Another case of a patient’s decision vs. a nurse’s responsibility is when a patient, for some reason or other, opposes or refuses treatment. Think of a situation where a patient is critically ill, but the side effects of the medication make them feel worse than better, so they prefer to avoid the treatment. However, the patient’s family depends on the nurse to find alternative medication delivery methods. The code instructs medical professionals to obey the patient’s wishes, yet a family does not want to give up and eventually lose their kin. Regardless, the law instructs medical professionals to follow the patient’s wishes.
Equity vs. availability of resources
Supply does not always meet the demand, even in a hospital setting. Imagine the scenario of a nurse stationed in a remote area, and there is a cholera outbreak. All patients come in critically ill and require emergency services. However, the hospital is also short-staffed, and all these patients are relying on the nurse for emotional and physical support.
While the primary ethical obligation of the nurse is to ensure everyone gets the best care possible, how do they decide who deserves or needs care at a specific time? The nurse may bear the load of prioritizing care.
Ethical implications arising from ethical issues
Ethical implications in this context refer to the consequences of an ethical dilemma. The lack of consensus during the decision-making process often leads to the following issues:
A patient or their family pays to sue a hospital or staff if they feel they were not given adequate or quality care. It is worth noting that legal issues are often set and are punishable by law. On the other hand, ethical standards are only sometimes formed legally. Regardless, the code of ethics is detrimental in determining the penalties for violations.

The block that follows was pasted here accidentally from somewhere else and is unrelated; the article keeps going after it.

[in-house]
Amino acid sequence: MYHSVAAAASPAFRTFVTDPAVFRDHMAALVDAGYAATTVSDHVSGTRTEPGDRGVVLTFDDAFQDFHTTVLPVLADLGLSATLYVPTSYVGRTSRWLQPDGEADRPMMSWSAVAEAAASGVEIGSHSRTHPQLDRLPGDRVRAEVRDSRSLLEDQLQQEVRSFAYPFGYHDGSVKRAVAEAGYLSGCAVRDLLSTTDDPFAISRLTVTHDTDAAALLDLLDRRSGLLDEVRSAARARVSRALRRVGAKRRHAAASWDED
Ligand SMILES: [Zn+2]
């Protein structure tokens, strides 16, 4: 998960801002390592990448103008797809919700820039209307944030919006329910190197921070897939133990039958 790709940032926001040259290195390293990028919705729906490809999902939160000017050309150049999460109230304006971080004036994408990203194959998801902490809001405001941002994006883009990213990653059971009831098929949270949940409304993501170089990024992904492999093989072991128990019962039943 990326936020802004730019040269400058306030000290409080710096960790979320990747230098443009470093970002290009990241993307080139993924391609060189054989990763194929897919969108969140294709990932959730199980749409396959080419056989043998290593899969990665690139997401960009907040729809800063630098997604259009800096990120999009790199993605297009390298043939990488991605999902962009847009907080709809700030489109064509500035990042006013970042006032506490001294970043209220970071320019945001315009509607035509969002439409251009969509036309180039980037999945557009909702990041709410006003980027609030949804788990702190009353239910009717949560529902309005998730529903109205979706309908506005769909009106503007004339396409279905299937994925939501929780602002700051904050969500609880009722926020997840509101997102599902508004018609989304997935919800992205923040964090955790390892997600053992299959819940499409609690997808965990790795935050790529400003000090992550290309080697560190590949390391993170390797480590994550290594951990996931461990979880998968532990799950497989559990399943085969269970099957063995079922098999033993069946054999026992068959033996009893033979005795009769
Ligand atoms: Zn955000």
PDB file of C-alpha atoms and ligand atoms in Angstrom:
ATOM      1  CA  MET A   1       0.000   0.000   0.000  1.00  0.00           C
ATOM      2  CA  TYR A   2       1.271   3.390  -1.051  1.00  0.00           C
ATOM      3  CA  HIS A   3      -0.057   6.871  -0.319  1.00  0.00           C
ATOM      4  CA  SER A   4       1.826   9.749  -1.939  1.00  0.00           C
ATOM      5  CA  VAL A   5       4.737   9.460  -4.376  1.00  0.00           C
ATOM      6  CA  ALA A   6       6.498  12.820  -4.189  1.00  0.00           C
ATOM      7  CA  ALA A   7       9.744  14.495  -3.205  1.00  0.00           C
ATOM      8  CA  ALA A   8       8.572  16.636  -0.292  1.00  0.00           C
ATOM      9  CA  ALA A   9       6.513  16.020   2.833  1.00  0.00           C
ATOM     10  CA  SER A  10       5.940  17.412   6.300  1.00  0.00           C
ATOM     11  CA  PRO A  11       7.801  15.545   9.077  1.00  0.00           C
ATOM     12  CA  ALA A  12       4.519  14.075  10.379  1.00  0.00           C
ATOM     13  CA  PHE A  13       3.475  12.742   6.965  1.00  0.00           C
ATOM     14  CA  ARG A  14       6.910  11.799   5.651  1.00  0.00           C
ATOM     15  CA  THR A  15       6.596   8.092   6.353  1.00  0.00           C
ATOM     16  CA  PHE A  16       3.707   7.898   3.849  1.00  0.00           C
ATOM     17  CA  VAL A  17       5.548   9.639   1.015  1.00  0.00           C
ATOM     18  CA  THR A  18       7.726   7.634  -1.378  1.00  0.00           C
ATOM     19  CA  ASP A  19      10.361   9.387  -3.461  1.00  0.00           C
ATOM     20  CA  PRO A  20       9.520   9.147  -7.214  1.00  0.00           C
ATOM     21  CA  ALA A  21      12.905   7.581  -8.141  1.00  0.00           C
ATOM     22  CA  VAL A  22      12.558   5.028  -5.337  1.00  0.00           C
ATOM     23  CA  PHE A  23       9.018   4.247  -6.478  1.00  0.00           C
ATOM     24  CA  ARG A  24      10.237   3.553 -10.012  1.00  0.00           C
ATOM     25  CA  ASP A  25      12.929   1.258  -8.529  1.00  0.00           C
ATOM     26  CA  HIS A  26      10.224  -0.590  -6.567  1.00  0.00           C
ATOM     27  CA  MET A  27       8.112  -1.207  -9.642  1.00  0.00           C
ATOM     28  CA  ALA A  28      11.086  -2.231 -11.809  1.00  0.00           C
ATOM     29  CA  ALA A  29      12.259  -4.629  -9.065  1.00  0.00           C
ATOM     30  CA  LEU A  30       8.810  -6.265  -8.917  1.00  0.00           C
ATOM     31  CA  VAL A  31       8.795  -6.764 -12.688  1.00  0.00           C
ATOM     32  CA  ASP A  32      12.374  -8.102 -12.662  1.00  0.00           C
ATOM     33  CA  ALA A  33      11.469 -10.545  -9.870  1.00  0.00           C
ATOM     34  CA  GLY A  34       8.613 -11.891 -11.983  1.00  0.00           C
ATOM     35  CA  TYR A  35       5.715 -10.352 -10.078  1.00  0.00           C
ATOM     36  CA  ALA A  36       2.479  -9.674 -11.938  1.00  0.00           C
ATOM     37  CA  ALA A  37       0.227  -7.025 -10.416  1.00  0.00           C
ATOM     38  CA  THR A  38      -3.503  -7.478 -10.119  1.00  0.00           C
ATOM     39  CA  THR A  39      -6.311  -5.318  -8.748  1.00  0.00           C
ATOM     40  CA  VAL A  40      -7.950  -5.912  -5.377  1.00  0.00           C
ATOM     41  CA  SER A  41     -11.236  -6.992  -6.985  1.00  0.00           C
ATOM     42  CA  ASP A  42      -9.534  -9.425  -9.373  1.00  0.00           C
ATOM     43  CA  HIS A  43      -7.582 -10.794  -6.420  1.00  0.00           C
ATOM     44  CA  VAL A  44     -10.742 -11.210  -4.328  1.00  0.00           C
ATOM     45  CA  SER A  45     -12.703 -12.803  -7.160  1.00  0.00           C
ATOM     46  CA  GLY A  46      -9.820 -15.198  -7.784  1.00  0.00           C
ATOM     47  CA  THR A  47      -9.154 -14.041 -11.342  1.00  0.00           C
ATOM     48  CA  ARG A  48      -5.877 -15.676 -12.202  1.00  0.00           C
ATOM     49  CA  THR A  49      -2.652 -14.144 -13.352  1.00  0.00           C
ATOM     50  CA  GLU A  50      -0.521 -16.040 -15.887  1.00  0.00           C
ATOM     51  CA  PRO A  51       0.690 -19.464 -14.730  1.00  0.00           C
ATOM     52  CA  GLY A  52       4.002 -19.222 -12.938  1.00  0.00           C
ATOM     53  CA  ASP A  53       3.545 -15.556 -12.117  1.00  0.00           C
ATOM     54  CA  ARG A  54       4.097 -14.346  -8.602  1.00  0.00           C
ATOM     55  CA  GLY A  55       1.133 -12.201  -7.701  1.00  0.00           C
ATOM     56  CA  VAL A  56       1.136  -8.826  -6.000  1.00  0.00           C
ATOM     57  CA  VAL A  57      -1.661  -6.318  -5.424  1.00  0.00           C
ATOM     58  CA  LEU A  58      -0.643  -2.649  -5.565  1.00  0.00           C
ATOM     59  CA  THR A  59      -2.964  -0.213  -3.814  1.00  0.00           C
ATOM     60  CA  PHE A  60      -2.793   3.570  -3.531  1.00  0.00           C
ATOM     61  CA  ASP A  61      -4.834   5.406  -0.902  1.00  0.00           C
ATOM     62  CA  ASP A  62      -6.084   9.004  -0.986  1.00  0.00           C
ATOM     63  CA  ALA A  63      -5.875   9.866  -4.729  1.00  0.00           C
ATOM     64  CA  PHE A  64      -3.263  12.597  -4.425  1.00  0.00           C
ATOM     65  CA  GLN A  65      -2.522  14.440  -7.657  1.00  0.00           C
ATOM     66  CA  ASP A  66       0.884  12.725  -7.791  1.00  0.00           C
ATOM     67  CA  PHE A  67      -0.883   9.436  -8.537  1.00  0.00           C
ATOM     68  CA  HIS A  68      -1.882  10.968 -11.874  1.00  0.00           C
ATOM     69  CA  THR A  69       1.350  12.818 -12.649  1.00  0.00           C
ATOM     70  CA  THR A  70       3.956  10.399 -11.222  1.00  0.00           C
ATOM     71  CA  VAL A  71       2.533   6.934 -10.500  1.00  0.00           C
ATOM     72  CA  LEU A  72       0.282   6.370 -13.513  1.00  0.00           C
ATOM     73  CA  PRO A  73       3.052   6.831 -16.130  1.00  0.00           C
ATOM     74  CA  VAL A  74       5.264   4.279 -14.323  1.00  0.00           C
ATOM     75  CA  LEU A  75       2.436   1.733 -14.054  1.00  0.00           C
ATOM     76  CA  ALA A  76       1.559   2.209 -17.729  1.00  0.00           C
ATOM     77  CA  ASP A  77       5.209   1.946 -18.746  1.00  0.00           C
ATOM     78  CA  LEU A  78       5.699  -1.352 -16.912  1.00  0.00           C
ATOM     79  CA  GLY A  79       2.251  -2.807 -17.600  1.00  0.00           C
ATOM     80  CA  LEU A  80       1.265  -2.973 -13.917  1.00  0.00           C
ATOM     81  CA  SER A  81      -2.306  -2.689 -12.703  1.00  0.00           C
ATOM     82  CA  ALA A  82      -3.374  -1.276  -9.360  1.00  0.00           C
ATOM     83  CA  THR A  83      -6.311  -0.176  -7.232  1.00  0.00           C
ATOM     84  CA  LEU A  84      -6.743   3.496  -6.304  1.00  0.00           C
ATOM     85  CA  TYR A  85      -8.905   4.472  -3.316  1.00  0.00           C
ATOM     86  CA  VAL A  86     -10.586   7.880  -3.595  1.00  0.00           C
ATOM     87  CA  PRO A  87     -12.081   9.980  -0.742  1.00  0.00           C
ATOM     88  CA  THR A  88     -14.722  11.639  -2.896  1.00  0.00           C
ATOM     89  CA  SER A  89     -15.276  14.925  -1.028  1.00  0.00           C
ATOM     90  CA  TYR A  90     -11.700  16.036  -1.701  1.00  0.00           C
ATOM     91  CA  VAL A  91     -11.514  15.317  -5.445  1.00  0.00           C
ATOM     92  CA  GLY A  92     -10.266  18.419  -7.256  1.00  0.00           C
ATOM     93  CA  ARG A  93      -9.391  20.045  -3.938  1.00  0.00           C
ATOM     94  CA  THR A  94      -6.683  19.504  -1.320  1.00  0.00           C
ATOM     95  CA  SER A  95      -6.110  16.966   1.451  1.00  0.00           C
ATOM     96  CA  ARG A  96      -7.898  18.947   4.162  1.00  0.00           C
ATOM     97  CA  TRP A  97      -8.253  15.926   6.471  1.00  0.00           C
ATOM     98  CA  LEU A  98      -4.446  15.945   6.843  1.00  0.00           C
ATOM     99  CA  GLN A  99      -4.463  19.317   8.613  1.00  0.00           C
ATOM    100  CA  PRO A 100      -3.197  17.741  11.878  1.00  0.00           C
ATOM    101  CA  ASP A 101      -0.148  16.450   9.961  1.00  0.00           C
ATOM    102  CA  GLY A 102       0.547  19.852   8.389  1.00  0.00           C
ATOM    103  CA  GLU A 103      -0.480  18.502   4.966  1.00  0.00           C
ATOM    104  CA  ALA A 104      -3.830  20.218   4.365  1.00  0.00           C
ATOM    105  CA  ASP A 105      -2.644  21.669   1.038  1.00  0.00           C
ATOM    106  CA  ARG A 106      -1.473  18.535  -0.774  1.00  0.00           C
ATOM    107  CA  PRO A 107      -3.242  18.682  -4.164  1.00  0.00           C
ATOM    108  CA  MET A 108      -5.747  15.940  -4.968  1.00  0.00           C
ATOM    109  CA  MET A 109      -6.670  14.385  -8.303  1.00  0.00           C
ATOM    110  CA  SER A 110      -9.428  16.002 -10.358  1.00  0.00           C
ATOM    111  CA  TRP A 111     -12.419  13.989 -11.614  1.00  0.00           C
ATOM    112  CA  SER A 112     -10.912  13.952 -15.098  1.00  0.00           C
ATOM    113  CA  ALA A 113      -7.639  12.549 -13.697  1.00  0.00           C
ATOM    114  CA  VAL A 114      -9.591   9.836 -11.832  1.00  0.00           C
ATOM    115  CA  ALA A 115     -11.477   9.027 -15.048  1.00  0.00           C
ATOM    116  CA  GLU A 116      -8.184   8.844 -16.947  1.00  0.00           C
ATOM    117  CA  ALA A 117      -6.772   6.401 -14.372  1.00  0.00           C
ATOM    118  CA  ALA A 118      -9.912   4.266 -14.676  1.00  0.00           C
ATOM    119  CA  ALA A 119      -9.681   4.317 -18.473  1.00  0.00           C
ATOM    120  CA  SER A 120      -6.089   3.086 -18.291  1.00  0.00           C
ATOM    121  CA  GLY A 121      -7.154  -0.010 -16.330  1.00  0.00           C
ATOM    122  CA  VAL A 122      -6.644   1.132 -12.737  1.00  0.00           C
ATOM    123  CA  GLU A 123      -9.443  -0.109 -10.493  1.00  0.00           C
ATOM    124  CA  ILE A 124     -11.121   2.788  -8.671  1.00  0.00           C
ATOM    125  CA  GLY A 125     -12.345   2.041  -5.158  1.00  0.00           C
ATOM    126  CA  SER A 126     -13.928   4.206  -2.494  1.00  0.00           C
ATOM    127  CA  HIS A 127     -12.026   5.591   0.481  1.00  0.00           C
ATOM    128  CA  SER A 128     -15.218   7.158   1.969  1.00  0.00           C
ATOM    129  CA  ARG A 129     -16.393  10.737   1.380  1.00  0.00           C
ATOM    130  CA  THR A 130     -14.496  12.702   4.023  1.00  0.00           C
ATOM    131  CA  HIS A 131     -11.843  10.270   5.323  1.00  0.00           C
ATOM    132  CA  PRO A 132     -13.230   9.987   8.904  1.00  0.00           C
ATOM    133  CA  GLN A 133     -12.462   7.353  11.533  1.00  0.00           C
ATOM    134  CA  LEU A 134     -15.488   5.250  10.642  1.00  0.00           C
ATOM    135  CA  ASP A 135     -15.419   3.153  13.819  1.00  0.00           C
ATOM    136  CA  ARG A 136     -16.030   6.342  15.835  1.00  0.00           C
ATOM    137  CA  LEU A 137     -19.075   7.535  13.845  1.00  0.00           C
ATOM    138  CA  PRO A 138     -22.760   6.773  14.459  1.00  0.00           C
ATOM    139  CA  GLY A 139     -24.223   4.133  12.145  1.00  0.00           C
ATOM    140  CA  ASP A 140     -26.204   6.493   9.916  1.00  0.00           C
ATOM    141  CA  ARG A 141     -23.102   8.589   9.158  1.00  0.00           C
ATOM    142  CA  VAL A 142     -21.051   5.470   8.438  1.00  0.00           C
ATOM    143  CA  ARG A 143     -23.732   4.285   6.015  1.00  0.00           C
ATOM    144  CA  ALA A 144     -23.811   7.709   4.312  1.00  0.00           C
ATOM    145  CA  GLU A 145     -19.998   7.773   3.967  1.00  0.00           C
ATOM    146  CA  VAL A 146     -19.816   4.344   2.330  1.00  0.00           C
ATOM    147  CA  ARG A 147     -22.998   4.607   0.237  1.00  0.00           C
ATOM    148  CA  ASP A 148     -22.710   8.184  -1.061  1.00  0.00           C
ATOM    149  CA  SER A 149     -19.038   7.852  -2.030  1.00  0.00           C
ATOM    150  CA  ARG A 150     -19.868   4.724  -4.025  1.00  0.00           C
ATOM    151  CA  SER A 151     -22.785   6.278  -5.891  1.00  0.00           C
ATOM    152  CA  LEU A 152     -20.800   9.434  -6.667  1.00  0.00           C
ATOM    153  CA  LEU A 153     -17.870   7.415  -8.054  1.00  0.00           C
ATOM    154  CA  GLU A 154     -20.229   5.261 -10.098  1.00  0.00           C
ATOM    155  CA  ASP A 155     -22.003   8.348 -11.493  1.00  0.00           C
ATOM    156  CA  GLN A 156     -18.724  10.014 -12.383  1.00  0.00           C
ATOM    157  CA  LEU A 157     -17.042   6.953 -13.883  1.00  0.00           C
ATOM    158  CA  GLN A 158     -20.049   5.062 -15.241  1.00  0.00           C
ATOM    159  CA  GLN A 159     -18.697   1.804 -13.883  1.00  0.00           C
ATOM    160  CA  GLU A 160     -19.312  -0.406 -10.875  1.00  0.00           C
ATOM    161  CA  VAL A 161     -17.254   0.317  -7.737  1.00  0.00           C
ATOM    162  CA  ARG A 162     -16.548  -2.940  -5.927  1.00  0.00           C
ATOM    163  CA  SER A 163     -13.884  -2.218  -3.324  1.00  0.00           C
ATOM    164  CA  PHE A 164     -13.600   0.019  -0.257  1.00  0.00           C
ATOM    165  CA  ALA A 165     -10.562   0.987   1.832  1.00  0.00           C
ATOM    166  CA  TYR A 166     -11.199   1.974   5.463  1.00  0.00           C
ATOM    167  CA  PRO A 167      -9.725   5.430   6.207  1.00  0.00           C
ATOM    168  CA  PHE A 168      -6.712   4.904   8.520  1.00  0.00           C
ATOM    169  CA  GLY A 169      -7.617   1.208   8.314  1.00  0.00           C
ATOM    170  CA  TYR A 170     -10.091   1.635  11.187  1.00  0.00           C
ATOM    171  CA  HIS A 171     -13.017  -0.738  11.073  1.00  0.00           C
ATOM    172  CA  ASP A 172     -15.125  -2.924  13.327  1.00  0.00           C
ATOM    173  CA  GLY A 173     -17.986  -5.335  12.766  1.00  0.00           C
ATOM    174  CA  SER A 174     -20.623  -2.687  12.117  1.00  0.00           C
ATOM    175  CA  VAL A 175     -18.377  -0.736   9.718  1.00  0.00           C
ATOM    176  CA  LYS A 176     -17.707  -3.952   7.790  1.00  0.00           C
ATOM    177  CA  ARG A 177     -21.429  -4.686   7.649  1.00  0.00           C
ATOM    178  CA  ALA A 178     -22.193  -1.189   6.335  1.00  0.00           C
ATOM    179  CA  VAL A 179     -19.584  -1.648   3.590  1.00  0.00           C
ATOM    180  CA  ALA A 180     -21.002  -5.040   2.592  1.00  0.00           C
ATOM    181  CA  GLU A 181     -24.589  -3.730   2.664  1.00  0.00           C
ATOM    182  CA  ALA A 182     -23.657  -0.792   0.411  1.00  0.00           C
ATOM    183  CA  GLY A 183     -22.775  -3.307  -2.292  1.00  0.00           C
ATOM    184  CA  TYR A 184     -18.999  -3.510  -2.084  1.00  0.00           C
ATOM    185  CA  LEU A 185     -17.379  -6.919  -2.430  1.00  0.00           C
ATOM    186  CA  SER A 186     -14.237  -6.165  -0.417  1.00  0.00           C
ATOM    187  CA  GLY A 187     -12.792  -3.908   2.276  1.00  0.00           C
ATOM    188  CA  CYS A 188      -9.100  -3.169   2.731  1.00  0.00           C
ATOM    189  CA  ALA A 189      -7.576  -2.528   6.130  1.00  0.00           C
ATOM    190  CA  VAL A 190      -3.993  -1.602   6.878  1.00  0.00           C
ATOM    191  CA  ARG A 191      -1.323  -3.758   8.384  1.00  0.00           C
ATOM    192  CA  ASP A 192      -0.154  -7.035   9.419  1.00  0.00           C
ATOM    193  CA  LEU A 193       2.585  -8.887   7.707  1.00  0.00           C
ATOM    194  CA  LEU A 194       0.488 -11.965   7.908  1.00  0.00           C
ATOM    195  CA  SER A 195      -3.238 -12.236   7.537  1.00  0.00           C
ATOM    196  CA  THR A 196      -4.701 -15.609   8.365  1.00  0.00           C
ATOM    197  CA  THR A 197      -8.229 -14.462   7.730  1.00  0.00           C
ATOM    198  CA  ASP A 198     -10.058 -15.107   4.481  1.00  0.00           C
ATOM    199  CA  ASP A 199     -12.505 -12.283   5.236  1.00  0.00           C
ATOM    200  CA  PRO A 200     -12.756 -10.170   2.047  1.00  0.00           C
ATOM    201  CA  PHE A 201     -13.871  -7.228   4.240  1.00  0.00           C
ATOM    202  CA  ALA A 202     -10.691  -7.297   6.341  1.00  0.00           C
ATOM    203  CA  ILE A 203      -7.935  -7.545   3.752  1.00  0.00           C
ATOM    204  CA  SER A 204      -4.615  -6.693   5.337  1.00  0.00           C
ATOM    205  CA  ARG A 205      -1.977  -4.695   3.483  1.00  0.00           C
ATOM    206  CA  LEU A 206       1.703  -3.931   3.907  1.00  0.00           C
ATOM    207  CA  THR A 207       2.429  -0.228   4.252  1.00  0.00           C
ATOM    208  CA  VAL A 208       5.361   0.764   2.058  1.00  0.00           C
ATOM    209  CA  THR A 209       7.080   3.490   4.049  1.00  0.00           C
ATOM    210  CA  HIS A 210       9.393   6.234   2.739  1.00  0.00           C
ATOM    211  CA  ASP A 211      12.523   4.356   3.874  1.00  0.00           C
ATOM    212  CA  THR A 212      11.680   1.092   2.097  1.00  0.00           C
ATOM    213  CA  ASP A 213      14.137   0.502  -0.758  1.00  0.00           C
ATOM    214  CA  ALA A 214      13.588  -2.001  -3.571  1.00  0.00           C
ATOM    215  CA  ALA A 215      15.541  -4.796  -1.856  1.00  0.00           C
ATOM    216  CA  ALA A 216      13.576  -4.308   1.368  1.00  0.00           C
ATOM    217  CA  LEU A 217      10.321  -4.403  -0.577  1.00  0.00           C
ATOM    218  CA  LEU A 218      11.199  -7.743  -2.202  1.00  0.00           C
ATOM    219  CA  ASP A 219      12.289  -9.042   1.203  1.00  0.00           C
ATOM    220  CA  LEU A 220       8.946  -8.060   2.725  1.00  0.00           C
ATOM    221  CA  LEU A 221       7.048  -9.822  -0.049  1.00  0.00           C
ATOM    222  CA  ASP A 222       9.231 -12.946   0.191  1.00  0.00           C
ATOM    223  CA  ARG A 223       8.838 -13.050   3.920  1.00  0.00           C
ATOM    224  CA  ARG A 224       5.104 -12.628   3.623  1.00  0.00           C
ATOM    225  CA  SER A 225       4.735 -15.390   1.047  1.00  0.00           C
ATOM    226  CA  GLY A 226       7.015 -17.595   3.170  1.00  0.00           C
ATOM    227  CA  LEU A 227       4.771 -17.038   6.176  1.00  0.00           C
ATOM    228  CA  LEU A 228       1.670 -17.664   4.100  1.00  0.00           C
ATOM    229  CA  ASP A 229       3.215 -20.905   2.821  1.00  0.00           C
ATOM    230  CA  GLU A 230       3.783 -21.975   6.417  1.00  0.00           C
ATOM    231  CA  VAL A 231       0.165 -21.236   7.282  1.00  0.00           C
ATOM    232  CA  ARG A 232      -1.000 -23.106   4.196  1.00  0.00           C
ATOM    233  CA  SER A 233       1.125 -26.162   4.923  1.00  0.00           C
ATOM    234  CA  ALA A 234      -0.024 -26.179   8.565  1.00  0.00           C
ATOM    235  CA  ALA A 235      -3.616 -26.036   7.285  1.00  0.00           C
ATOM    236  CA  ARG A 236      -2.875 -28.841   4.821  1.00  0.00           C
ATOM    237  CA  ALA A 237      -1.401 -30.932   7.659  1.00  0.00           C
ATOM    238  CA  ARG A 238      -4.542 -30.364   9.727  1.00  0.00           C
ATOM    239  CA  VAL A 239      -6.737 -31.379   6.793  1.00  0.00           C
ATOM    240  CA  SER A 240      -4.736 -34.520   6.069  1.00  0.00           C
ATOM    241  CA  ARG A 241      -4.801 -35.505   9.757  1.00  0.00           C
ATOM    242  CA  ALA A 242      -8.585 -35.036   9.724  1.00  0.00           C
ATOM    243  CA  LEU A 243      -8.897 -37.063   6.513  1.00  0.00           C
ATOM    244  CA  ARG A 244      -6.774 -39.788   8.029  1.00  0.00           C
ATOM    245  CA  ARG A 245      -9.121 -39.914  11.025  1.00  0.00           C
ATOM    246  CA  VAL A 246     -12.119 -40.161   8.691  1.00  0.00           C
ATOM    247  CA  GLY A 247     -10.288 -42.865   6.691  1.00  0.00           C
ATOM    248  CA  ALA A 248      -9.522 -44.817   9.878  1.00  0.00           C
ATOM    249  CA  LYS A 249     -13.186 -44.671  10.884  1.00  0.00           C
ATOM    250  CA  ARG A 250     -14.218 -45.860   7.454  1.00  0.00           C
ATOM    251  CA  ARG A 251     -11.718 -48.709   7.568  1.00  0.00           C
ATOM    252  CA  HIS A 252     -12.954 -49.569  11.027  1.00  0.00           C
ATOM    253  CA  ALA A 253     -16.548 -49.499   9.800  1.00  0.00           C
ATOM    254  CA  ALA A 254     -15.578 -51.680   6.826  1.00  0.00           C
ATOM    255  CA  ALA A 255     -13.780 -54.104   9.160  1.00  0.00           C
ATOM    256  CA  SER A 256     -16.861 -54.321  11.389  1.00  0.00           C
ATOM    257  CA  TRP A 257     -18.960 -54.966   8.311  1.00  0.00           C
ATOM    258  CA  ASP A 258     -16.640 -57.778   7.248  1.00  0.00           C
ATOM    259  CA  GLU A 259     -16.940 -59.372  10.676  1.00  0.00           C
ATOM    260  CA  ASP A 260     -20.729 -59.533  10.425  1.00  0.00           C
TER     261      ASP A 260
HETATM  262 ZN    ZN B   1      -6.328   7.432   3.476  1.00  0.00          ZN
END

In the face of conflict, both parties – the patient and the nurse – face emotional distress. Ethical issues significantly hinder their performance primarily because the nurse tries to find better or alternative solutions to administer the best care without violating the patient’s rights. In contrast, the patient seeks relief and sometimes disregards medical advice to adhere to their beliefs. The emotional distress may further compromise the patient’s physical health and affect the nurse’s ability to perform their duties.
Compromised patient care
Any doubt by the patient in their nurse’s ability to give proper care may trigger a question of the integrity of the practitioner and the healthcare facility. While the patient can limit the level of care they receive, they can also tarnish the system’s reputation, affecting the decisions of other patients. Such cases have led to constant code review to create more clarity and avoid such scenarios.
How can nurses best handle ethical issues?
Despite the numerous years of education and training, many methods exist to help nurses deal with ethical issues. Nevertheless, nurses must adhere to the ANA Code of Ethics to back their practice. It provides clear guidelines and acts as the social contract between the nurse and society.
It would also benefit nurses to establish personal boundaries and consult their peers and superiors in decision-making. Ultimately, a nurse’s decisions should always be well-informed according to the code and their own academic knowledge. They can also learn from the mistakes of others and remain conscious of how they approach general challenges.